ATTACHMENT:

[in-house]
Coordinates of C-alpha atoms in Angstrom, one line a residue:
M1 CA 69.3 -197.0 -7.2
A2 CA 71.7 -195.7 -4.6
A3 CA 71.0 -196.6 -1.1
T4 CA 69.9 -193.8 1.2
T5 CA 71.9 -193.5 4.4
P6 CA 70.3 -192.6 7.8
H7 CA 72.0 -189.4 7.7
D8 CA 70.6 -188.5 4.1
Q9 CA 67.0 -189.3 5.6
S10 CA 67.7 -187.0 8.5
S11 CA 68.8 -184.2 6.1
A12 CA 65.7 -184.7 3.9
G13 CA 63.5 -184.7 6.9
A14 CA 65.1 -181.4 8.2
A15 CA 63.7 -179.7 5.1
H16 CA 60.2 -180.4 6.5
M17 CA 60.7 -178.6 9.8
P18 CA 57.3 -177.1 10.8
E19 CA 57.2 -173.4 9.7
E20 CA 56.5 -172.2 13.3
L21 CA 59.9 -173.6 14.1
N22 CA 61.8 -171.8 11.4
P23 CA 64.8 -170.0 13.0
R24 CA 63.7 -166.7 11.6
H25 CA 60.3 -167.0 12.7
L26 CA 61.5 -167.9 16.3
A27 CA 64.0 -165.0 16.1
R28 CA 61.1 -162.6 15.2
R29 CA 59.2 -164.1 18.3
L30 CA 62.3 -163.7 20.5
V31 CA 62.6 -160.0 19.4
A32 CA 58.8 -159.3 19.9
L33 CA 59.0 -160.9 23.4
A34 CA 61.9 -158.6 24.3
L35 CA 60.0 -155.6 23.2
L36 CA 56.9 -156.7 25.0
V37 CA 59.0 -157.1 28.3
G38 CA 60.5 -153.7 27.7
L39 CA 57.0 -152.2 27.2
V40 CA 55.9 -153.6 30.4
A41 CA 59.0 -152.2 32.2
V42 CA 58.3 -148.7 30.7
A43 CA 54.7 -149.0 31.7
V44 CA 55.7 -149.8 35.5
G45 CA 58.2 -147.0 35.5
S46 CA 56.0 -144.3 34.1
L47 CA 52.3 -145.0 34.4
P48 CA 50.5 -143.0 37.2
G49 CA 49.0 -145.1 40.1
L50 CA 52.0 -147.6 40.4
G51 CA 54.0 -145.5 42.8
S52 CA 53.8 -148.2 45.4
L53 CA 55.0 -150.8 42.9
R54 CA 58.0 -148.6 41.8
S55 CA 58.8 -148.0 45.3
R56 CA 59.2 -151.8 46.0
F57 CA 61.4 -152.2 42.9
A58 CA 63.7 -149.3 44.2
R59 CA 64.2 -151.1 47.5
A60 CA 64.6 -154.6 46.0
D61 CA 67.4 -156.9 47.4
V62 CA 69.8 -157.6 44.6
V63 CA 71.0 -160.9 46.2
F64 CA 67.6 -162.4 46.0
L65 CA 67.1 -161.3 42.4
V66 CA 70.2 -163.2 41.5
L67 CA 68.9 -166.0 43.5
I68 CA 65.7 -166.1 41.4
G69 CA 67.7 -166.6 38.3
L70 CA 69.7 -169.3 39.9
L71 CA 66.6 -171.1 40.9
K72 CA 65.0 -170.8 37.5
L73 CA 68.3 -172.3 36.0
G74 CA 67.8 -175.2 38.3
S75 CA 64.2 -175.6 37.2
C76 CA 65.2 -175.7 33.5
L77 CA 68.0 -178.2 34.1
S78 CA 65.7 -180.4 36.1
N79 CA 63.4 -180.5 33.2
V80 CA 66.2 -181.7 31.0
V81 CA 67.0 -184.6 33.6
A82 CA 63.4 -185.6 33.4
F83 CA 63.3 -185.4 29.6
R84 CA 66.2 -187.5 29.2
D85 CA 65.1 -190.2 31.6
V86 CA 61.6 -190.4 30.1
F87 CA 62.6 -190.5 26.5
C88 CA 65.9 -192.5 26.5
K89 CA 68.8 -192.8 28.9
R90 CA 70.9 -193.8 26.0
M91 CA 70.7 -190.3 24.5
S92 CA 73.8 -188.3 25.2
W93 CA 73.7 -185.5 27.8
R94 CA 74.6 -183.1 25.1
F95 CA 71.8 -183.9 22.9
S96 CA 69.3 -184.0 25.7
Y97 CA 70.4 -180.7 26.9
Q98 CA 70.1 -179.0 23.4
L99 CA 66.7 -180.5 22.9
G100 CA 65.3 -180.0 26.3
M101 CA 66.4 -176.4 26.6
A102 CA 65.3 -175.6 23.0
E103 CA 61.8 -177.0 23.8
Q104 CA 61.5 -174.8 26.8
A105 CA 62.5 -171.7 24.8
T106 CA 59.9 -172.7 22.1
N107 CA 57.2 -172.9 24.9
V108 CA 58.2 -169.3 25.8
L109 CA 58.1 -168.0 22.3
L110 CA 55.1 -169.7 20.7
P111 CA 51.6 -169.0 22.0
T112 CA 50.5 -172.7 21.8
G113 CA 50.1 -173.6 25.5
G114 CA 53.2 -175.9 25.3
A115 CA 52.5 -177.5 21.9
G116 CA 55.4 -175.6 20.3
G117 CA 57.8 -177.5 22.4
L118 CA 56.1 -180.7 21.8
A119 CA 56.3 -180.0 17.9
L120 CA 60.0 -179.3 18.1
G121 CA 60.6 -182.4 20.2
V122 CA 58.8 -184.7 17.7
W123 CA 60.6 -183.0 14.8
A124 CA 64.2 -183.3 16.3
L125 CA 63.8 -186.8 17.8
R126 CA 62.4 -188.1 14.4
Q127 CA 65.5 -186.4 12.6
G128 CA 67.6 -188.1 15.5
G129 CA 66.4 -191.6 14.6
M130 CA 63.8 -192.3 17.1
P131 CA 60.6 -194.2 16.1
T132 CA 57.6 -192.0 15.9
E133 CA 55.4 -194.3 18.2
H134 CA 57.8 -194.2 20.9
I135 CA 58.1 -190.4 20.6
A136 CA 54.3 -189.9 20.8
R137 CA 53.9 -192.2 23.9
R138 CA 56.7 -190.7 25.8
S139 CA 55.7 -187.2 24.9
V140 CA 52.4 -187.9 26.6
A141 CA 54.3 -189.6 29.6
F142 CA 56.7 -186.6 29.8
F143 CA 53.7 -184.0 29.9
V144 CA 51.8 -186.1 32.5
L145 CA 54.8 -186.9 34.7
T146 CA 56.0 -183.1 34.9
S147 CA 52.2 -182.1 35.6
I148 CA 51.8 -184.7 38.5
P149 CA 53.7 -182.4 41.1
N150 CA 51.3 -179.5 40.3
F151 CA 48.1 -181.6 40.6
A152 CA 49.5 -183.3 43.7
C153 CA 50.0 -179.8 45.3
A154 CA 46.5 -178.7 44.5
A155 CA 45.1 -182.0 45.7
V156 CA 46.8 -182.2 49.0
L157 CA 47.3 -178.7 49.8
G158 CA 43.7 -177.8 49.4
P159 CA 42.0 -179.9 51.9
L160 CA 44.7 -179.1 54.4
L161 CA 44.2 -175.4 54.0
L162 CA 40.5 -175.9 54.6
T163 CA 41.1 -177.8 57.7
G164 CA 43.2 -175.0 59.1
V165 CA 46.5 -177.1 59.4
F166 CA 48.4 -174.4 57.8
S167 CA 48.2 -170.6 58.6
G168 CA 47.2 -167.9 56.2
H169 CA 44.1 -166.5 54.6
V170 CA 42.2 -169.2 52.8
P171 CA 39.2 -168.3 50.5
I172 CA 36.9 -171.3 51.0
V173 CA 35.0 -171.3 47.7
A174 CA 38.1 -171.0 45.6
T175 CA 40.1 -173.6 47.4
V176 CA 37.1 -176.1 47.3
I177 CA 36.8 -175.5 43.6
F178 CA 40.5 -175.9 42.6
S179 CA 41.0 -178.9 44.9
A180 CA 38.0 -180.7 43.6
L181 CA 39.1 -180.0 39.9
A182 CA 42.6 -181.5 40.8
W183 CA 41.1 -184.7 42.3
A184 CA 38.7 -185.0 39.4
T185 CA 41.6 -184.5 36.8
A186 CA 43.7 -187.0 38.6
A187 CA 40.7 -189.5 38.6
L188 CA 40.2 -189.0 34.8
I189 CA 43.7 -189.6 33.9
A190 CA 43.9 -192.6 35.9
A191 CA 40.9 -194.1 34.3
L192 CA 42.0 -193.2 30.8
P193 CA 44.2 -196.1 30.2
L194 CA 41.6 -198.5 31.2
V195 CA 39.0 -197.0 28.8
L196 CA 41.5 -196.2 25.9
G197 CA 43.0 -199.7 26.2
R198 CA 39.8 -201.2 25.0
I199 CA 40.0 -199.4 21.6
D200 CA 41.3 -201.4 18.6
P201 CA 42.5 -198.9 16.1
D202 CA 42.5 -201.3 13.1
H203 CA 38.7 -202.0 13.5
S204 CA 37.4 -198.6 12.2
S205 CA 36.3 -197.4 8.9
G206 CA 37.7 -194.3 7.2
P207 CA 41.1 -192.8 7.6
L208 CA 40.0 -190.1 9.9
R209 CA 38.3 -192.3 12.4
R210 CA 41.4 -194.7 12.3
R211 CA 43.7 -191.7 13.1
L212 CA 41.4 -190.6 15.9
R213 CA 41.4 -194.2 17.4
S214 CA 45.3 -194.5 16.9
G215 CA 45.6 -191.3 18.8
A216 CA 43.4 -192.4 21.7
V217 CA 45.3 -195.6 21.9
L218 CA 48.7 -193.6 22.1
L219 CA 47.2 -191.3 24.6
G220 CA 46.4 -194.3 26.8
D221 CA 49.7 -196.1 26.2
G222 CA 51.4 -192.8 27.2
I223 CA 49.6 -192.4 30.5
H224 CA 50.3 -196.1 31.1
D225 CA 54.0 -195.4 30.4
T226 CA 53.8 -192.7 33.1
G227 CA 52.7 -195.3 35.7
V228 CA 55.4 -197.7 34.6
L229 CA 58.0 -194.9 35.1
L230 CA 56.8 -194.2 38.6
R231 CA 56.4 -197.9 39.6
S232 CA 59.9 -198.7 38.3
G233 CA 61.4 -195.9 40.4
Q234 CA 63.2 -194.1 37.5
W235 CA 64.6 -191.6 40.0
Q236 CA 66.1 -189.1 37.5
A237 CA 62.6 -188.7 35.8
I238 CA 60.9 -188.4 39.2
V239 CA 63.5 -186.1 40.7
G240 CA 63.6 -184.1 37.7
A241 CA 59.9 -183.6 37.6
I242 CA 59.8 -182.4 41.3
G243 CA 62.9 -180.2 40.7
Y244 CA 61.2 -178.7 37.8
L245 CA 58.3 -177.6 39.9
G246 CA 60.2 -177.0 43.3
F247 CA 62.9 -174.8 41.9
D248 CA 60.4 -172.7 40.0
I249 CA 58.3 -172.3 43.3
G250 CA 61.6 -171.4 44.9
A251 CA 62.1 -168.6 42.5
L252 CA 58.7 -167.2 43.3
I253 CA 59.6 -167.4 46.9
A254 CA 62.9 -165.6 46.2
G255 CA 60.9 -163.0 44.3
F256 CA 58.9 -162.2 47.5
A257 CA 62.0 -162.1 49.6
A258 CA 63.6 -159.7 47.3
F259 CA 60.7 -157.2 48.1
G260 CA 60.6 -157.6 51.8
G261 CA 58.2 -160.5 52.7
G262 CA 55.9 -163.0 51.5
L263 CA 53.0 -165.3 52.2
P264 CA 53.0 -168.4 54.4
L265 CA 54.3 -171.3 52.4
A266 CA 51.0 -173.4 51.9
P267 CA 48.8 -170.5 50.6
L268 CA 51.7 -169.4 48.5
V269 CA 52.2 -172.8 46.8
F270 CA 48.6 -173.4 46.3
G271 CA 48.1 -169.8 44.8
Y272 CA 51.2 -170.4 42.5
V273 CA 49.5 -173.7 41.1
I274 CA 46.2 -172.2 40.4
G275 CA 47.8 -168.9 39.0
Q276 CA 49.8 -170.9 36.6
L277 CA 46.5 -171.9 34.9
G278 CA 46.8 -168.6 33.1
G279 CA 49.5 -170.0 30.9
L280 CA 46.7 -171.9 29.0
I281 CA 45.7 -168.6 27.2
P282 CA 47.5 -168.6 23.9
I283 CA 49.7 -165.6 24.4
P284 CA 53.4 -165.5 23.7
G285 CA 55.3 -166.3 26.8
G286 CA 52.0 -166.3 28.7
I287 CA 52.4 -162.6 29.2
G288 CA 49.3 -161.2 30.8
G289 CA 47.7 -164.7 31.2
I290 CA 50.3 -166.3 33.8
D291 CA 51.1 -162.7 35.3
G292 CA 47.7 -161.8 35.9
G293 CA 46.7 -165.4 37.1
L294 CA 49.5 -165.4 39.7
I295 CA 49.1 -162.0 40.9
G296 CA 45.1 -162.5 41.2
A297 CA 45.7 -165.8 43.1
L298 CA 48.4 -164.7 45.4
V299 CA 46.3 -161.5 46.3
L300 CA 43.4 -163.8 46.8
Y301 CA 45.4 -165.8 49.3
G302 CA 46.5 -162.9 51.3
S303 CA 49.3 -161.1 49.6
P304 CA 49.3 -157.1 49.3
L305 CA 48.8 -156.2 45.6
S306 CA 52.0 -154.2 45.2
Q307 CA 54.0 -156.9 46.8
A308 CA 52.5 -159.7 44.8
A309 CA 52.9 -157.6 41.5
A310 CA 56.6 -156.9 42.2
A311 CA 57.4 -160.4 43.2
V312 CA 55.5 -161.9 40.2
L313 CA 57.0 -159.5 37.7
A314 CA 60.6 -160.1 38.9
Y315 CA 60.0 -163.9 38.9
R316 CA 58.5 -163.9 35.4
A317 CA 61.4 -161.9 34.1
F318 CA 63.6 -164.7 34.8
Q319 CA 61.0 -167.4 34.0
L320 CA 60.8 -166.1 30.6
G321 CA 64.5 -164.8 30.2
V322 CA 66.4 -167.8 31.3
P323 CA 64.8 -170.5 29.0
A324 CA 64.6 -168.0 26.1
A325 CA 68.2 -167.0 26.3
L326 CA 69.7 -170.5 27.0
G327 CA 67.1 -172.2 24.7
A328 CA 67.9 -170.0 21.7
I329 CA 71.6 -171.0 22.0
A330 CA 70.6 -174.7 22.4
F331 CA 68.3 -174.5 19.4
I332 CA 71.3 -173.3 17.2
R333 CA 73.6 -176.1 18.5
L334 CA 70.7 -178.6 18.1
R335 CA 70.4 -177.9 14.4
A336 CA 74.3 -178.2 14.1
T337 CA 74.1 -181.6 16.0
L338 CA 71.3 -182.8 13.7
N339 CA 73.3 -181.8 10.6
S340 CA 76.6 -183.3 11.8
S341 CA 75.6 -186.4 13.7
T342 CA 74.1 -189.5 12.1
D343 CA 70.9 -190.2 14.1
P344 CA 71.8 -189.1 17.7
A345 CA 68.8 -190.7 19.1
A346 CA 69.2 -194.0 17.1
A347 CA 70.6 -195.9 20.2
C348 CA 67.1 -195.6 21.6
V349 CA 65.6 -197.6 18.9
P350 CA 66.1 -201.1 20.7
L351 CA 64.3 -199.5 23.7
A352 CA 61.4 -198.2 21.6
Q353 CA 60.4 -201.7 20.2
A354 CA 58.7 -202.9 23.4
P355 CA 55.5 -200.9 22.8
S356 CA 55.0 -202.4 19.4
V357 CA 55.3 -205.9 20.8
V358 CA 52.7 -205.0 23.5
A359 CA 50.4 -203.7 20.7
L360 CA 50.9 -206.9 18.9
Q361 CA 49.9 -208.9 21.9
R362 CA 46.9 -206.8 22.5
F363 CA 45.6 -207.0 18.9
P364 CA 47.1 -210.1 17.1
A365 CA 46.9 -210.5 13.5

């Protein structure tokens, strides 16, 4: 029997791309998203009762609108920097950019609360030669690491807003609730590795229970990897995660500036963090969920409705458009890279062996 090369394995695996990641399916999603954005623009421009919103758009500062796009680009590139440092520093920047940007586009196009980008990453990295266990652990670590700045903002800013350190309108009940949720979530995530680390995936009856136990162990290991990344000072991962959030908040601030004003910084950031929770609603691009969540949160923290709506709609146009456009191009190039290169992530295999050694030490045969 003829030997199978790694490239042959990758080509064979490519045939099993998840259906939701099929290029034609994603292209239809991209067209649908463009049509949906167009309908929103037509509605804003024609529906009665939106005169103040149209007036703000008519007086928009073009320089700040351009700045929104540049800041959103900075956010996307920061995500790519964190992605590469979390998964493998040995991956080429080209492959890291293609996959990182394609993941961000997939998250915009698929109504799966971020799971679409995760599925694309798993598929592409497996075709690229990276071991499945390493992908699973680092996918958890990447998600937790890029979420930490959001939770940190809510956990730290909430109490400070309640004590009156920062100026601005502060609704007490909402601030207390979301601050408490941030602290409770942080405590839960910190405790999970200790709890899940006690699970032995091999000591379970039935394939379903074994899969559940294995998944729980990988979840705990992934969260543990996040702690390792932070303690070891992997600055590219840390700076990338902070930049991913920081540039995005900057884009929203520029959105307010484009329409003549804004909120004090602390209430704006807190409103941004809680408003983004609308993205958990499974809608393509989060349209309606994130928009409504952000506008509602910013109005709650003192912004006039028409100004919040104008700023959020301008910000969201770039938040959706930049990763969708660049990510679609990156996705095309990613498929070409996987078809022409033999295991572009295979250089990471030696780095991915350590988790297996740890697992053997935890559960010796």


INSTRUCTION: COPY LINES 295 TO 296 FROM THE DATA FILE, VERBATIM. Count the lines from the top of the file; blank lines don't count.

G293 CA 46.7 -165.4 37.1
L294 CA 49.5 -165.4 39.7